Pumpkin Spice’s Health Benefits

December 1, 2017
Leigh Erin Connealy, M.D.

I love this time of year. The signature tastes and scents of the season’s “pumpkin spice” are over the top delicious—and just as healthy. Cinnamon, cloves, ginger, nutmeg, and allspice? In this gift-giving season, what could be more welcome than the gift of good health, wrapped in irresistible tastes and scents?

Pumpkin spice essential ingredients

Everyone’s got their own creations using the pumpkin spice blend. Bravo, chefs! Feel free, of course, to embellish, augment, and otherwise add your own touches. But around my holiday household, these five essentials must be present as the foundation for anything you prepare.

Health benefits of cinnamon

Cinnamon has a whole Santa’s sleigh full of healthy properties. It can help lower cholesterol, keep your arterial pathways clear of clumps and clots, and can even help manage blood sugar levels—a special gift for those with diabetes.

Add a wealth of health-protecting antioxidants to the list of attractions, and that unmistakably, endlessly inhalable scent—and you’ve got a shining holiday star that points the way to delicious good health.

Indeed, in a study that ranked the antioxidant powers of 26 different spices, cinnamon took the gold, even outscoring perennial “superfoods” garlic and oregano. On the antimicrobial front, it’s so powerful that it’s long been used to prevent food contamination and spoilage.

And finally, several lab and animal studies suggest that cinnamon extracts may even protect against cancer.

Health benefits of nutmeg

Nutmeg’s fiber content is only part of its gift to those in this season of generous indulging. As we all know, fiber keeps our digestive systems humming along smoothly. If your seasonal feasts are rich and abundant, that shot of fiber is just what this doctor orders.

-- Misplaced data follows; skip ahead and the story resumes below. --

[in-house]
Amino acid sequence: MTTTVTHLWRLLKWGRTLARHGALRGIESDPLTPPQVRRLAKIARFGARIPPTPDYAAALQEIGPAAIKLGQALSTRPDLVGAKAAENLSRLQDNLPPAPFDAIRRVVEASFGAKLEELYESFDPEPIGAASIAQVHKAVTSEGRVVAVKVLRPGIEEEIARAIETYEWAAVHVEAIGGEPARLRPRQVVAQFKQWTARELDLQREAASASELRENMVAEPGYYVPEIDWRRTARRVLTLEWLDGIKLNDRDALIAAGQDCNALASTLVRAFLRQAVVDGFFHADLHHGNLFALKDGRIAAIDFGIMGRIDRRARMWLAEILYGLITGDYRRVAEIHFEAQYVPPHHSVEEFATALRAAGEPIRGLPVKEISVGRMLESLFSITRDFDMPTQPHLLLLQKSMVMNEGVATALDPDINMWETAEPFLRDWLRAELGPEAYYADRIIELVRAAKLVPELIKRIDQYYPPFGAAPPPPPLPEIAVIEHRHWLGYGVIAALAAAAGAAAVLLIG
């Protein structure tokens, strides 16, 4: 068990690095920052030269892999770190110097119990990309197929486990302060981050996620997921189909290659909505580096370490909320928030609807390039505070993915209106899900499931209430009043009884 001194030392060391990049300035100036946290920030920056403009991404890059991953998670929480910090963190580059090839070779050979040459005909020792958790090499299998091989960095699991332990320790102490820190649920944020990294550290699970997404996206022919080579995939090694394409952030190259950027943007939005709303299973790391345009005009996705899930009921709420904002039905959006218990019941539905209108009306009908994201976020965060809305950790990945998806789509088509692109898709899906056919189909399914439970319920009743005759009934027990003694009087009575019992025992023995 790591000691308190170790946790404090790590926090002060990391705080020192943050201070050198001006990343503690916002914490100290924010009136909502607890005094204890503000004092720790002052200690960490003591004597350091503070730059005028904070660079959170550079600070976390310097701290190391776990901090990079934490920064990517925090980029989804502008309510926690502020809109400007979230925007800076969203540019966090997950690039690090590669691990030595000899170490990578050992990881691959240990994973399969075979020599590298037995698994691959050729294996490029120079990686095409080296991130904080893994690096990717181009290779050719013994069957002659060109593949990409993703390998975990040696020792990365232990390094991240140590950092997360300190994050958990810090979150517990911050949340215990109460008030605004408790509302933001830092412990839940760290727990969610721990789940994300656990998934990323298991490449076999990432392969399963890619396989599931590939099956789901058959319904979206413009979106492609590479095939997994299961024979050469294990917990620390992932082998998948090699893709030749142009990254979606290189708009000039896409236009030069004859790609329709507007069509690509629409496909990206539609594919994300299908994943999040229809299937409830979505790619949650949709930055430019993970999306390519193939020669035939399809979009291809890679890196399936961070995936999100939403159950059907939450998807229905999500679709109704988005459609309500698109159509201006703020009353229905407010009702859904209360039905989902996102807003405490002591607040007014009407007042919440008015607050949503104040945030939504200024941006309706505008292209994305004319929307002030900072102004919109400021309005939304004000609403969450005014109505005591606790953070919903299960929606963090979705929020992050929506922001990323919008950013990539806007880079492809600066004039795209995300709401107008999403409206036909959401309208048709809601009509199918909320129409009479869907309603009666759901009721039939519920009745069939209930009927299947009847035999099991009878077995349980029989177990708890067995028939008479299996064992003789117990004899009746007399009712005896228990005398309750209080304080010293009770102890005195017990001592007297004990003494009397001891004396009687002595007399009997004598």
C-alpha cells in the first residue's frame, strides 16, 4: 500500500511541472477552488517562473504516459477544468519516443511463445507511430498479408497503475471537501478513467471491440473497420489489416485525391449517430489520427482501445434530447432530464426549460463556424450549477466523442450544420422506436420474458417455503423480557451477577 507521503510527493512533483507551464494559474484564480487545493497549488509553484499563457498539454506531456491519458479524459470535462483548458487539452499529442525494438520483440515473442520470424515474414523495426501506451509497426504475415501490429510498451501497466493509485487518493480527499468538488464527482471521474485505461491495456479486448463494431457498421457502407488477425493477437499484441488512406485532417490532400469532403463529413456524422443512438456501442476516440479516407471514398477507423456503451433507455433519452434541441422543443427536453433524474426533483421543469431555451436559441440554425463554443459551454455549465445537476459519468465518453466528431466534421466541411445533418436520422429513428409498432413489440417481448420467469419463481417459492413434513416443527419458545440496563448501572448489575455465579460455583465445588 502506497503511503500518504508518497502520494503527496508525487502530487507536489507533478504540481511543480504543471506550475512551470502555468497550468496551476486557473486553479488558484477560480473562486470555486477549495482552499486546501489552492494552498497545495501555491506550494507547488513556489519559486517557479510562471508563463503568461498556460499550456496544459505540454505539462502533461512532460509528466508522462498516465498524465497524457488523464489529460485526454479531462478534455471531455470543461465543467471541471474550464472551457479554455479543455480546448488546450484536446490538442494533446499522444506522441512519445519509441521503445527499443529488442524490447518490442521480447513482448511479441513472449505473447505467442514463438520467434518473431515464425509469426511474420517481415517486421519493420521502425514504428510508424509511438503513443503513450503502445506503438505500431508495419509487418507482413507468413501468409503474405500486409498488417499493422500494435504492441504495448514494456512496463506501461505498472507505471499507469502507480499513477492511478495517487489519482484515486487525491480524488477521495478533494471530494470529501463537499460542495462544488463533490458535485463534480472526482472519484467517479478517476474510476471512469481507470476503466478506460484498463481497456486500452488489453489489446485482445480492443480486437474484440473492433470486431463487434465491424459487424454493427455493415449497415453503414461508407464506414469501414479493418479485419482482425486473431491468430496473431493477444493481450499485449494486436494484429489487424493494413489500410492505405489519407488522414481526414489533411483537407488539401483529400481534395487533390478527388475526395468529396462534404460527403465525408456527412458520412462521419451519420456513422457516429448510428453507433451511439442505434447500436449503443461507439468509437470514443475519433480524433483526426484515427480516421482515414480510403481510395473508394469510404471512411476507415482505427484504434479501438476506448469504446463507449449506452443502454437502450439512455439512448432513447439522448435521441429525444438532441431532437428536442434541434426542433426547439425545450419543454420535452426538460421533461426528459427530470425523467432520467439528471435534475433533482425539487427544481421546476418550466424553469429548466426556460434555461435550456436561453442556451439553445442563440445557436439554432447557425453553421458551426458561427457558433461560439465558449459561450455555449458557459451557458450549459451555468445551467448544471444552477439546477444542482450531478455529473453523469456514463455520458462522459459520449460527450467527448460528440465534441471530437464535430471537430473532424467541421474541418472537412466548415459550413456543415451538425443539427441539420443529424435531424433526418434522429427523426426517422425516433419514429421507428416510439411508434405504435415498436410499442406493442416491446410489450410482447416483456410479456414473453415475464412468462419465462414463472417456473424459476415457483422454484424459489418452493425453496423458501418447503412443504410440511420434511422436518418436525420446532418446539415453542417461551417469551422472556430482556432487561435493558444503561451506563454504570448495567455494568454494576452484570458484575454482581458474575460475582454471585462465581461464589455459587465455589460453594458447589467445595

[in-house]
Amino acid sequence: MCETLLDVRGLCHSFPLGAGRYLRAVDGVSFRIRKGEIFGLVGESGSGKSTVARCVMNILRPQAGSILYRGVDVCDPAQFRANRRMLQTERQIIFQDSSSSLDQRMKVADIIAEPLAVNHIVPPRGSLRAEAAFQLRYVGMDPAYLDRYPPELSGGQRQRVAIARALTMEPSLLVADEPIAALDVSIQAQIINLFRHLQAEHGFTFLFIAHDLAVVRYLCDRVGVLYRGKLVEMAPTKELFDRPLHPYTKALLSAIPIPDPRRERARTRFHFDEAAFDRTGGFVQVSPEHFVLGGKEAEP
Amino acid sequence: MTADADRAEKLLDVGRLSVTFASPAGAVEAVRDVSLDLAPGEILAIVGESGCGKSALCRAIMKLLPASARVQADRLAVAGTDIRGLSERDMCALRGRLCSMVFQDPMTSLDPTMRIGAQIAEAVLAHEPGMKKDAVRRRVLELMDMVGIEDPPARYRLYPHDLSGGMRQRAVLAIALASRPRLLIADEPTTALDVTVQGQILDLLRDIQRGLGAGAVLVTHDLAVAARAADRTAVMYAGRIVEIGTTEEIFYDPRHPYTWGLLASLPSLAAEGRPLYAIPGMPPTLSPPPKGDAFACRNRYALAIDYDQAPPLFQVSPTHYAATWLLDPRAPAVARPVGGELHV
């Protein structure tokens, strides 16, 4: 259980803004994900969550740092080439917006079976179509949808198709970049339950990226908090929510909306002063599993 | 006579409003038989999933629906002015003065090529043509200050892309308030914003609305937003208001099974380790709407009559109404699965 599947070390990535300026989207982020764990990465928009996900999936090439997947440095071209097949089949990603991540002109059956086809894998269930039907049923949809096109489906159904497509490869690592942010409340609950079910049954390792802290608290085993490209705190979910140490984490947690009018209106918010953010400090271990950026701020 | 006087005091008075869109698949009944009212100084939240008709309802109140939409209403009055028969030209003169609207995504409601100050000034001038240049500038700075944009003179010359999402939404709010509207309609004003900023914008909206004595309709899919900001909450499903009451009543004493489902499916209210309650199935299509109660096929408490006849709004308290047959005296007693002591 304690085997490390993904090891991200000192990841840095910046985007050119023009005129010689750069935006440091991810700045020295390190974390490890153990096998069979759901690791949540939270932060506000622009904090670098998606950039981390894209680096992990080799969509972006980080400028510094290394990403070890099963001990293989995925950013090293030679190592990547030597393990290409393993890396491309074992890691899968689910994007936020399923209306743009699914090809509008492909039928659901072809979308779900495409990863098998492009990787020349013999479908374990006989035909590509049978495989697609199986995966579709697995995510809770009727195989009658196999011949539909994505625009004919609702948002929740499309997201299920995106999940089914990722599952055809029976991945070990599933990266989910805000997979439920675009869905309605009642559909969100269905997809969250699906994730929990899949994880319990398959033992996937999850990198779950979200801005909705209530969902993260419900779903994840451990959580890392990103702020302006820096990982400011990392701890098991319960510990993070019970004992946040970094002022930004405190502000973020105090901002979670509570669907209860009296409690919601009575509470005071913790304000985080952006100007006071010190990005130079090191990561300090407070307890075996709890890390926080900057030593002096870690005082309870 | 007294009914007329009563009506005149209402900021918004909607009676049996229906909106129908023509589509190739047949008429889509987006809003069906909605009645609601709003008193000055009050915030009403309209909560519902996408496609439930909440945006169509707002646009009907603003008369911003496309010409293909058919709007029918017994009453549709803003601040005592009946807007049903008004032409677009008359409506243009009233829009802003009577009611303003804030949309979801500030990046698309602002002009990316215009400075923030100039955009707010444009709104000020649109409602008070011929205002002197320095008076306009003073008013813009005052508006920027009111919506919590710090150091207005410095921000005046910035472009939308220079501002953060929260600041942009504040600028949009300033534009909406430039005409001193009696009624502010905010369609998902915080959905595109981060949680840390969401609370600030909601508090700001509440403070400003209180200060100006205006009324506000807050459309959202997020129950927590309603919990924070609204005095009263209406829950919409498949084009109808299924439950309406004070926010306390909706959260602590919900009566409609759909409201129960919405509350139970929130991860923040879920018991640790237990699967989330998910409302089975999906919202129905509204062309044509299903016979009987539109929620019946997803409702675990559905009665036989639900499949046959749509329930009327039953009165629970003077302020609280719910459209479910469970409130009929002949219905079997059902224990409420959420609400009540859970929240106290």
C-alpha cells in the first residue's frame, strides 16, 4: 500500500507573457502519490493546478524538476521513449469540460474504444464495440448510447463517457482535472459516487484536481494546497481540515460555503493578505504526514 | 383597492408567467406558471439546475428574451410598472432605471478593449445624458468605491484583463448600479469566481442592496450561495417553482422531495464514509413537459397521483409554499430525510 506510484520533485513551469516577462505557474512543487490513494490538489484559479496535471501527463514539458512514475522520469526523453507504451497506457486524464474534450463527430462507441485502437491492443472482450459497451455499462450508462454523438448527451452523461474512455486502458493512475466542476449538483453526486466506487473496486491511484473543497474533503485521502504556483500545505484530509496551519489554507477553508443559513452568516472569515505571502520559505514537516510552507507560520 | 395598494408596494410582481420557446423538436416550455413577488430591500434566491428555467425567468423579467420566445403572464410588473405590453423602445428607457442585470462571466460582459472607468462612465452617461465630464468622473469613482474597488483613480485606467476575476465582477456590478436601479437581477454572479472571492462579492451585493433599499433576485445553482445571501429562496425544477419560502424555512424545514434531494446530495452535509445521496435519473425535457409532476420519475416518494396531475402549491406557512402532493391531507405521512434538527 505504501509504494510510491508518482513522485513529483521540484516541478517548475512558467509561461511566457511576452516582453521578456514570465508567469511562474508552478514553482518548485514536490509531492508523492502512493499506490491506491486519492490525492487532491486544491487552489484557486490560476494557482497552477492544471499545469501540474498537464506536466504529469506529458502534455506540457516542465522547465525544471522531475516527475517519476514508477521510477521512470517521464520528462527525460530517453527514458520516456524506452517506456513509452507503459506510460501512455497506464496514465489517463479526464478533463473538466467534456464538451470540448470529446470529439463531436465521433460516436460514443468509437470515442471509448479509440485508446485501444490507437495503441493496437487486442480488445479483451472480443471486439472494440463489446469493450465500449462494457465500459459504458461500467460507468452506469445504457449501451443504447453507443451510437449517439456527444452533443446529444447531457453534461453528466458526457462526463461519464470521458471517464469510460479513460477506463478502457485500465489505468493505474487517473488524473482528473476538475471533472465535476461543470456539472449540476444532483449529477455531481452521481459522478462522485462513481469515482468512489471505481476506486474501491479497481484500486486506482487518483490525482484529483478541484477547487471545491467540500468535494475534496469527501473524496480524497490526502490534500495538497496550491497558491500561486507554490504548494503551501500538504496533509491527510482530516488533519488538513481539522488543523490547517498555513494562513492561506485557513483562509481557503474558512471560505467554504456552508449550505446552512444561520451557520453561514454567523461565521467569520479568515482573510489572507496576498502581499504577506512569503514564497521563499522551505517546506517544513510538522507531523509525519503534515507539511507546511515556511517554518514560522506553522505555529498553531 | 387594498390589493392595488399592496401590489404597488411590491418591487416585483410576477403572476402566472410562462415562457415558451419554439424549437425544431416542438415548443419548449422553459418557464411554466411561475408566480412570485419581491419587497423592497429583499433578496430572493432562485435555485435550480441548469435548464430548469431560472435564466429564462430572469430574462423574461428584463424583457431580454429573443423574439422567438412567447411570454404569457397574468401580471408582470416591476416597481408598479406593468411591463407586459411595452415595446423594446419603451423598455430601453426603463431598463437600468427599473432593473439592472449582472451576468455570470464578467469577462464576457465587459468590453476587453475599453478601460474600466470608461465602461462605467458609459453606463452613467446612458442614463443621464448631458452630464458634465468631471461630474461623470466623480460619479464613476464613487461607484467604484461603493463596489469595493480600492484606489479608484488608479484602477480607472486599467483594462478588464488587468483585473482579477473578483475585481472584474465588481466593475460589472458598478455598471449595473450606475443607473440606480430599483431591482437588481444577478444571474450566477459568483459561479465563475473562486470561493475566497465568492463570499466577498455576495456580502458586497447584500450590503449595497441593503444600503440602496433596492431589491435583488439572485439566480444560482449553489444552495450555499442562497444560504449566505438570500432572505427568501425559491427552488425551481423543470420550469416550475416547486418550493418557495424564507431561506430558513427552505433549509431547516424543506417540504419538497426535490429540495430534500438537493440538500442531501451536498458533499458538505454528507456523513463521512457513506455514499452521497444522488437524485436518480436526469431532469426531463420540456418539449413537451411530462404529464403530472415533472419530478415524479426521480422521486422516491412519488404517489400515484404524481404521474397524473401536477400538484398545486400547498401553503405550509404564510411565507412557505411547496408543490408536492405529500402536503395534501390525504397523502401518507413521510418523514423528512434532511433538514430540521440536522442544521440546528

Nutmeg also gives us a very healthy handful of B vitamins and minerals. And especially at this bountiful time of year, nutmeg is exactly what you need if you have trouble sleeping—from overeating, or the lingering excitement of joyful, crowded tables, or visions of sugarcane dancing in your head.

Nutmeg has also been shown to reduce degeneration of the brain’s neural pathways and cognitive functions—often the first steps toward dementia or Alzheimer’s disease. So it’s not just the unique taste and scents that nutmeg brings to your spice blend that can help you make this holiday season one that’s long remembered.

Health benefits of ginger

This lively, lovely, spicy powder is a natural, ages-old remedy for your upset stomach, whether your symptoms are nausea, heartburn, or any other traditional, seasonal, gastric distress.

Ginger can also help your digestive system absorb essential nutrients. It even provides several of them on its own, with its generous servings of iron, potassium, and zinc.

If you want an extra kick, use grated fresh ginger instead of or in addition to the powdered form. Be careful, though—ginger in the raw is pretty hot stuff—the freshest and spiciest can be almost hot-peppery. Before serving it as part of a treat for your hosts, family, or guests, try it in a favorite recipe—you might want to make two versions—one for those who like it hot, the other for those who prefer it more mellow. Alternately, and simpler, grate a bunch of raw ginger and offer it as a condiment on the side, to add for those who want it.

However it hits your table or your steaming hot mugs, ginger is nothing short of a winter wonderland of good health.

Health benefits of allspice